"I have a pretty Nishiki willow which has been getting thinner each year in spite of clipping it back in summer. I have taken out several dead branches and given it 20-20-20 fertilizer in water. Are fertilizer spikes any good for this type of tree? Also, could snails on the tree be doing it harm?"
Pat Pryce Maple Ridge
The Nishiki willow isn't always easy to grow well. It hates hot summers, dryness and clay - especially compacted clay. In summer droughts it needs lots of water, but this should move freely through.
That's why soil-wise, it's happiest in well-drained situations.
In poorly drained soil, some of the roots may rot and the fact you have some dead branches is a clue that your tree may have some root rot already.
I wonder if you have a spot in your garden that has richer soil, less clay and is somewhat raised so drainage is better.
Otherwise, just go on with what you're doing but try mulching your tree with Sea Soil or weed-free compost.
The 20-20-20 fertilizer you're using will do nicely, and several applications through summer should keep your tree nourished.
The clipping should be helping but if new shoots are sparse or dying back in winter, you might try clipping and removing one-third of old wood in the dormant season.
All willows are very easy from cuttings, though with the Nishiki willow cuttings will produce a bush, not a tree since most Nishiki willows from garden centres have been grafted onto a trunk.
The Nishiki willows I've seen grown from cuttings are low bushy shrubs, but still glorious.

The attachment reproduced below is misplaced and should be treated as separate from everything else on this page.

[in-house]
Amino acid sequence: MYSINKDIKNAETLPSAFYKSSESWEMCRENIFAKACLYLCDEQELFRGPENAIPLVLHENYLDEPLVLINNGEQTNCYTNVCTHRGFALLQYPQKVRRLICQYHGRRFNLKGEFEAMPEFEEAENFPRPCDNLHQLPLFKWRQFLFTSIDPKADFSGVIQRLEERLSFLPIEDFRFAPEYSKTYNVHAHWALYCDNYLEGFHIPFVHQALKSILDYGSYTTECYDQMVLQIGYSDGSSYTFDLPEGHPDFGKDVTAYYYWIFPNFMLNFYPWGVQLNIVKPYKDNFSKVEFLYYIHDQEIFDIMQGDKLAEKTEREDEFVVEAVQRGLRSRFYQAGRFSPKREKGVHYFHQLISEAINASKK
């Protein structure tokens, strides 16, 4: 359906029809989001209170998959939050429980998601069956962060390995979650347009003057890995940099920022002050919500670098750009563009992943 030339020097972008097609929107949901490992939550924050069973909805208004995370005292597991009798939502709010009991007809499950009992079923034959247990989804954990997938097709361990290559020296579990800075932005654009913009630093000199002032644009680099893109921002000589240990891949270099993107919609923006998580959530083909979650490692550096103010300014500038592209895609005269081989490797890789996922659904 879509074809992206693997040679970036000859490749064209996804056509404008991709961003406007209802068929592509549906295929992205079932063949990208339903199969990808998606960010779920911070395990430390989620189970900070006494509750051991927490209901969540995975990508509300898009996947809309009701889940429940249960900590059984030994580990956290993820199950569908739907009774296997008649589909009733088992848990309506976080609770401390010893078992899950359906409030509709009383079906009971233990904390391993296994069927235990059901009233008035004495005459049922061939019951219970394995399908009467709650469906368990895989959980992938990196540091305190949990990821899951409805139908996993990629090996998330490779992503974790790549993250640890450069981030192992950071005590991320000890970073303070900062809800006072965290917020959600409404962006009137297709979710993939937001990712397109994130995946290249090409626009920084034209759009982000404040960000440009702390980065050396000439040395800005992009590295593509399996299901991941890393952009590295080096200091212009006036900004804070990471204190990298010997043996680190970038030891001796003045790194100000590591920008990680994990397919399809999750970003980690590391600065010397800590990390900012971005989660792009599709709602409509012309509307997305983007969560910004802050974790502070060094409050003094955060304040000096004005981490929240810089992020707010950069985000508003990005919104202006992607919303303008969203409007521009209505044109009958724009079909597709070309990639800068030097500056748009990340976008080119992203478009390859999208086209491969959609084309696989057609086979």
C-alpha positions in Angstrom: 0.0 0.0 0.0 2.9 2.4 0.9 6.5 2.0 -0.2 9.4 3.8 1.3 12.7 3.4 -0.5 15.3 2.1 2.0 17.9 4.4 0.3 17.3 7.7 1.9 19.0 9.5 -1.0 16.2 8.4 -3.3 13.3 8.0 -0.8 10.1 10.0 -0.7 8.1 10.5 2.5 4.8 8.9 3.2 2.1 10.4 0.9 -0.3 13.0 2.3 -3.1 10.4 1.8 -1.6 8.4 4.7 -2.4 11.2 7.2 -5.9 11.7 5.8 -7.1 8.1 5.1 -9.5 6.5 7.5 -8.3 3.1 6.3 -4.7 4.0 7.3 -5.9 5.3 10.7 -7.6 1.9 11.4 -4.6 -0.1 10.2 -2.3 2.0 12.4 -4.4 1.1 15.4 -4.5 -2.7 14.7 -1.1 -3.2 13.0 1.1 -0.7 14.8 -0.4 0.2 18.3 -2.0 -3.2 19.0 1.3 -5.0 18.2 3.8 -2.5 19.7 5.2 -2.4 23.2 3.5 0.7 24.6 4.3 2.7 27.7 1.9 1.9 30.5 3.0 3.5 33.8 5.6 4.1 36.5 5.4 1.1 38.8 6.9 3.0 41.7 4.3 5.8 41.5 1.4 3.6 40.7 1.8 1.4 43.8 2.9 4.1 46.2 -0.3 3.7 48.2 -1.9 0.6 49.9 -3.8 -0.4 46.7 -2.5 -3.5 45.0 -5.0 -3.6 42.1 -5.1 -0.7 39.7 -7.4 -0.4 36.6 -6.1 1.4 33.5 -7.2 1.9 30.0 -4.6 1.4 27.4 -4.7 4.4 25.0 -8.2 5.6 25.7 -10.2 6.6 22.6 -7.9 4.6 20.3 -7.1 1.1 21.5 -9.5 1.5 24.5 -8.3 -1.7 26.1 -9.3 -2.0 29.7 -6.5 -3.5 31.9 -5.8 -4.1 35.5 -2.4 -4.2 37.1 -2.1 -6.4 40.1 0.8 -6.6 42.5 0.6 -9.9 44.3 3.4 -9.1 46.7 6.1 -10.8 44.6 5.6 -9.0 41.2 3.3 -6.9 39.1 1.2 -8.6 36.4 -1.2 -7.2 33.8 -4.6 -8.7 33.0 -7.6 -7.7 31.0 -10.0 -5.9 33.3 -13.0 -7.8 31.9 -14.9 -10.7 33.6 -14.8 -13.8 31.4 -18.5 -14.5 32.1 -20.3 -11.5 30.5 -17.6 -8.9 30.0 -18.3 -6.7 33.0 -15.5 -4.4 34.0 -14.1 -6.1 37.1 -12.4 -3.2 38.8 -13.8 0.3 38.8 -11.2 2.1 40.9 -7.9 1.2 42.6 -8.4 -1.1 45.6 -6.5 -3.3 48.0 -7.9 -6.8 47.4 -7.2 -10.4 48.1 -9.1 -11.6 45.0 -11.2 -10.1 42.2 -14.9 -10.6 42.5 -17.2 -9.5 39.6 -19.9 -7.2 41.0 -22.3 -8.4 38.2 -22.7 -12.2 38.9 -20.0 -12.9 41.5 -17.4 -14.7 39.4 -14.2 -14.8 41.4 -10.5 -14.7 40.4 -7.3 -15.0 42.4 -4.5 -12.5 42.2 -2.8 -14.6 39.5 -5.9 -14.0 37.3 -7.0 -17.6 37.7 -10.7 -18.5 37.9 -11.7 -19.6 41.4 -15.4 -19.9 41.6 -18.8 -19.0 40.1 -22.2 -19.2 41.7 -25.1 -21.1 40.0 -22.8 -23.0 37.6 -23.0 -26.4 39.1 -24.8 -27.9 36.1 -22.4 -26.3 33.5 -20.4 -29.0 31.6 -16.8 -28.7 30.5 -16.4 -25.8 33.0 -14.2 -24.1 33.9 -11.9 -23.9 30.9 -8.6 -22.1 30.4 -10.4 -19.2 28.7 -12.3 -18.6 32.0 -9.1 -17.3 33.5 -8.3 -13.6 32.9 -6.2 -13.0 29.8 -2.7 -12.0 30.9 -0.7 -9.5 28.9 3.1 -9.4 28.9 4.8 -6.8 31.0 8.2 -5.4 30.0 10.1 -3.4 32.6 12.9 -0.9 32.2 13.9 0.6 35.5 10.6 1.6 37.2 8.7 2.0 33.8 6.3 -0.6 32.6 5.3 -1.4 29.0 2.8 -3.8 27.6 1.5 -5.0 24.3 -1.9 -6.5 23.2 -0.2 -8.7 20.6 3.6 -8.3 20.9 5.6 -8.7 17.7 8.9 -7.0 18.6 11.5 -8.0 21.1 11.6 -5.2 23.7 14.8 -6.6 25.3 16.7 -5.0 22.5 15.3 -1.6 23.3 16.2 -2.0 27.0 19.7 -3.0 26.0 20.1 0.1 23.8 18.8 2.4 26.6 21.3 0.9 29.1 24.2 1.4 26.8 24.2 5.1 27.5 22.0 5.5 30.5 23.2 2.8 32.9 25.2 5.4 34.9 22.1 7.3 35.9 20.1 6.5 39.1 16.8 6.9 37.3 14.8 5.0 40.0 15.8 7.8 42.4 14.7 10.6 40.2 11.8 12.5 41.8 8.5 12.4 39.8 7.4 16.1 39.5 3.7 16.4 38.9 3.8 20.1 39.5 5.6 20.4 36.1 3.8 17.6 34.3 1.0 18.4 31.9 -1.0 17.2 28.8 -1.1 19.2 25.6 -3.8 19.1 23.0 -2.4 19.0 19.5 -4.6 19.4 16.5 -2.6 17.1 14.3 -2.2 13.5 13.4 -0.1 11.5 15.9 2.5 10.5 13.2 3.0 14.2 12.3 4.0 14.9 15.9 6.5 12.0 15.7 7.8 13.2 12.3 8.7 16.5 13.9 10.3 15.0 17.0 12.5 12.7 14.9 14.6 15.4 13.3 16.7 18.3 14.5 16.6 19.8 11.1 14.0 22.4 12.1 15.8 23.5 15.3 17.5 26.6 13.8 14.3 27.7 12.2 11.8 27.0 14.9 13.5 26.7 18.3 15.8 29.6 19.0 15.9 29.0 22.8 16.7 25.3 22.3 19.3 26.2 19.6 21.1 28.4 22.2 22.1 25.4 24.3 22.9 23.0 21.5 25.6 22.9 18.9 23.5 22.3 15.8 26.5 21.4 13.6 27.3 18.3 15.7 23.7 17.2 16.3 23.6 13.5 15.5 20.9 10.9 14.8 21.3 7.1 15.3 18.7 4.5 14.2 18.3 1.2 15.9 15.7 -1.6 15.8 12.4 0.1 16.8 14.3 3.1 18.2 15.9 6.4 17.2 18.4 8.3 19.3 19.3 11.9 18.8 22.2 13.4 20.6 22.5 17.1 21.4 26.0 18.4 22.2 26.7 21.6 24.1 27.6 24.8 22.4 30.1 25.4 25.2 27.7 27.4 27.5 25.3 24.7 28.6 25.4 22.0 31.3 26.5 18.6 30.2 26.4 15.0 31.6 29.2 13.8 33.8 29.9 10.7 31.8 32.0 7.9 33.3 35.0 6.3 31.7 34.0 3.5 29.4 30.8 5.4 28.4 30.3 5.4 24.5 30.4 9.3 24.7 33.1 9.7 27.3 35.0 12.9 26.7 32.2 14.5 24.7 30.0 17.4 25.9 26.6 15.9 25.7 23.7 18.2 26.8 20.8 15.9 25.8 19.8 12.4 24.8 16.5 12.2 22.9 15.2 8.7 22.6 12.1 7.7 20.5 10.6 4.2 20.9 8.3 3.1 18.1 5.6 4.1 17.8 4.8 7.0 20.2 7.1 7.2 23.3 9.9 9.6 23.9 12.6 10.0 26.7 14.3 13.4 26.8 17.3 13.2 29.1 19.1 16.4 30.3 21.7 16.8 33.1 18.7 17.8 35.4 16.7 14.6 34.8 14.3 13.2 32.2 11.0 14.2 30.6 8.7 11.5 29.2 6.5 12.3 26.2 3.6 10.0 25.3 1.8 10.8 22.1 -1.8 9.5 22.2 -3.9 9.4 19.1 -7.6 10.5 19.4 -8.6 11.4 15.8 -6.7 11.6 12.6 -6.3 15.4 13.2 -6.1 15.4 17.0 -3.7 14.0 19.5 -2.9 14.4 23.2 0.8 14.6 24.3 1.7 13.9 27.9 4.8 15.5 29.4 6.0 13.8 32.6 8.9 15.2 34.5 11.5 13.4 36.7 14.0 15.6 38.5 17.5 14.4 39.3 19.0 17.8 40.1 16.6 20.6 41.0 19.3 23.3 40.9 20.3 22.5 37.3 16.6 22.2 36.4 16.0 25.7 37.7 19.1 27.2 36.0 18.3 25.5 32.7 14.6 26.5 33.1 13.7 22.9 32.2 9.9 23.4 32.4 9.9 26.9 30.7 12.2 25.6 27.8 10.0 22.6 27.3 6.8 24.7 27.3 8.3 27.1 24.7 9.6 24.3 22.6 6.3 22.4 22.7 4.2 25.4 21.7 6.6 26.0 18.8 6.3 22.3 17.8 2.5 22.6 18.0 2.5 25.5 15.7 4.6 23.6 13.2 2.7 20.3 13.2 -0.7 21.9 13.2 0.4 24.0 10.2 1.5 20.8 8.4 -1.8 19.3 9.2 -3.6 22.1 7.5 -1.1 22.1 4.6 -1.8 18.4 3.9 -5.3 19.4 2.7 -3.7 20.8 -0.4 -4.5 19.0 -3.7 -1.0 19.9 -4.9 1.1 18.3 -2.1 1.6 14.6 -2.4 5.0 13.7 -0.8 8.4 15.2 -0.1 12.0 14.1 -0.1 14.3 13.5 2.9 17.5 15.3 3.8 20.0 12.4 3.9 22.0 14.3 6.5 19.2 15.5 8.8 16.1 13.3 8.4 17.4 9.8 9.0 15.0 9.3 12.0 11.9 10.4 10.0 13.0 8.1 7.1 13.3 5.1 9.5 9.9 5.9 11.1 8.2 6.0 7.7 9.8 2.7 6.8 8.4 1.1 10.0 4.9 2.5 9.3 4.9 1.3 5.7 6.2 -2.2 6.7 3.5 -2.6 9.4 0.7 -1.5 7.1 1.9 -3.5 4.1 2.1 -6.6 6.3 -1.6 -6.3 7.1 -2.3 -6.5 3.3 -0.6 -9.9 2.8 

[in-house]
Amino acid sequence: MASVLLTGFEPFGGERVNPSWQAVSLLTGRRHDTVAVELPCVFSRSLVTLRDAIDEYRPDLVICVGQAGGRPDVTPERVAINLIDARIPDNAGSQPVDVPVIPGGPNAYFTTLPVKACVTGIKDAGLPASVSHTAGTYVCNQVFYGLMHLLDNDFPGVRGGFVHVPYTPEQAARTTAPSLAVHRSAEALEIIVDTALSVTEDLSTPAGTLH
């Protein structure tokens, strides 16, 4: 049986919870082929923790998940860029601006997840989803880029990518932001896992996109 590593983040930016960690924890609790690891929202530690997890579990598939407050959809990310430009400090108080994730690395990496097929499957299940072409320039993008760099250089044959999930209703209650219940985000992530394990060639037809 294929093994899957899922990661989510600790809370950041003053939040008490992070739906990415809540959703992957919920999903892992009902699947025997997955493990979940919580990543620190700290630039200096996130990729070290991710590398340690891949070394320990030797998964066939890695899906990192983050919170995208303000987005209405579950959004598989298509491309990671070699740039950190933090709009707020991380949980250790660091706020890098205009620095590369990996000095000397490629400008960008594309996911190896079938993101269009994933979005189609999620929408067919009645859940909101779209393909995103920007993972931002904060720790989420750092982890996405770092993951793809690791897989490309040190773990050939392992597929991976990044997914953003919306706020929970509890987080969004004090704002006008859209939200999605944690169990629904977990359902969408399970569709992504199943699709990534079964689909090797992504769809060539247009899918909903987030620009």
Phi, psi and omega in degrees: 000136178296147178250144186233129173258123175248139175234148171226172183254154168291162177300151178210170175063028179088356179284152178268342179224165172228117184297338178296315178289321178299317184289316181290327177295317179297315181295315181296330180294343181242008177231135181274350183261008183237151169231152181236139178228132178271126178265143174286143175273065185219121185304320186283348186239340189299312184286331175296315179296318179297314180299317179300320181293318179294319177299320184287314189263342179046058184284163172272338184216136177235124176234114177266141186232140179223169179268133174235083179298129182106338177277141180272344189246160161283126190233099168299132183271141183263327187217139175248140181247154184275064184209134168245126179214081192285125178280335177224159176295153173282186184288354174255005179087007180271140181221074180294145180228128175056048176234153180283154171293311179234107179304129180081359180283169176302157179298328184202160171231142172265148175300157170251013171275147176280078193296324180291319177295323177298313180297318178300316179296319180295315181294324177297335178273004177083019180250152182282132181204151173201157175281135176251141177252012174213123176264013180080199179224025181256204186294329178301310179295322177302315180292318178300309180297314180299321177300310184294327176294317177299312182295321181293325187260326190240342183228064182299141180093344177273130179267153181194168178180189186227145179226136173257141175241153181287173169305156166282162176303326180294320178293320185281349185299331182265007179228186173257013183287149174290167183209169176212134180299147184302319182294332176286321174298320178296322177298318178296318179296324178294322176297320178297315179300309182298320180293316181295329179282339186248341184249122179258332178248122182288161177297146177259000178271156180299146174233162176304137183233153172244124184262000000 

So if your willow shows signs of dwindling away regardless of what you do, you can propagate it from cuttings and enjoy it as a bush.
I should add that the Nishiki willow has a few other names, including Hakuro-Nishiki, dappled Japanese willow, variegated willow or Fuji Nishiki.
"Where can I buy astrantia plants? Where do they like to be planted? How tall do they get - and so on?"
Ivy Rodgers via e-mail
The height of astrantia depends on the species. The tallest flower heads of Astrantia major grow about two feet (60 cm) high, while
Astrantia minor is the smallest at eight or nine inches (20 to 25 cm). The foliage of both species is a low mound of leaves.
This can vary. Astrantia becomes taller or shorter depending on how rich and moist the soil is.
It prefers semi-shade, but tolerates full sun if there's moisture in the soil.
Most garden centres have some varieties of Astrantia major. Flower colours vary from white and green to white and pink to deep reds and rosy pinks.
"I have a one-year old wasabi plant in a big pot. It is outside, loves this cool weather and is growing quickly. But where can I put it in hot weather?"
Vicki Williams via e-mail
You need to find the coolest, shadiest spot in your yard for your wasabi plant. It would be best if you put it on the north side of your house and blocked it from the late-afternoon sun. It will need to be watered a great deal, probably twice a day in hot spells.
The best wasabi is grown with its roots in cool, running water.
. Anne Marrison is happy to answer garden questions. Send them to her via amarrison@ shaw.ca.
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